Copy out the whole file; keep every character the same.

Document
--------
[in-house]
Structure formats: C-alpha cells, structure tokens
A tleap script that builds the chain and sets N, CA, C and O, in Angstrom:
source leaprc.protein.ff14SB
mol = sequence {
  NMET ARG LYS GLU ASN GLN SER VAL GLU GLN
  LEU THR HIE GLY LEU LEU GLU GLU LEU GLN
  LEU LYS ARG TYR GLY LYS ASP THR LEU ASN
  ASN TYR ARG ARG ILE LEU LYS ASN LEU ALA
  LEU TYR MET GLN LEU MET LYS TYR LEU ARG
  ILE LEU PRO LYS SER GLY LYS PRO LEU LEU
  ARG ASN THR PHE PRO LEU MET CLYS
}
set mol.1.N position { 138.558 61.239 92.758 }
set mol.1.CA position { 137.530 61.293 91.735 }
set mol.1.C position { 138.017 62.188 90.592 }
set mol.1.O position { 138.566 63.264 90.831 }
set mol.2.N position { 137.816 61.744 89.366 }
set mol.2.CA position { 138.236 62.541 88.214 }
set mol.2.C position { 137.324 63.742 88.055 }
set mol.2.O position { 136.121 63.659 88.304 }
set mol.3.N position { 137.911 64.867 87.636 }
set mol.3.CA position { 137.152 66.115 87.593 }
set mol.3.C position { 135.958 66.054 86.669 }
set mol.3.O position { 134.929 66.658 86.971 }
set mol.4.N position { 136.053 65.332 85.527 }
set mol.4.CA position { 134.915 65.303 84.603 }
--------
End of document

[in-house]
Structure formats: C-alpha cells, structure tokens
A tleap script that builds the chain and sets N, CA, C and O, in Angstrom:
source leaprc.protein.ff14SB
mol = sequence {
  NMET ARG LYS GLU ASN GLN SER VAL GLU GLN
  LEU THR HIE GLY LEU LEU GLU GLU LEU GLN
  LEU LYS ARG TYR GLY LYS ASP THR LEU ASN
  ASN TYR ARG ARG ILE LEU LYS ASN LEU ALA
  LEU TYR MET GLN LEU MET LYS TYR LEU ARG
  ILE LEU PRO LYS SER GLY LYS PRO LEU LEU
  ARG ASN THR PHE PRO LEU MET CLYS
}
set mol.1.N position { 138.558 61.239 92.758 }
set mol.1.CA position { 137.530 61.293 91.735 }
set mol.1.C position { 138.017 62.188 90.592 }
set mol.1.O position { 138.566 63.264 90.831 }
set mol.2.N position { 137.816 61.744 89.366 }
set mol.2.CA position { 138.236 62.541 88.214 }
set mol.2.C position { 137.324 63.742 88.055 }
set mol.2.O position { 136.121 63.659 88.304 }
set mol.3.N position { 137.911 64.867 87.636 }
set mol.3.CA position { 137.152 66.115 87.593 }
set mol.3.C position { 135.958 66.054 86.669 }
set mol.3.O position { 134.929 66.658 86.971 }
set mol.4.N position { 136.053 65.332 85.527 }
set mol.4.CA position { 134.915 65.303 84.603 }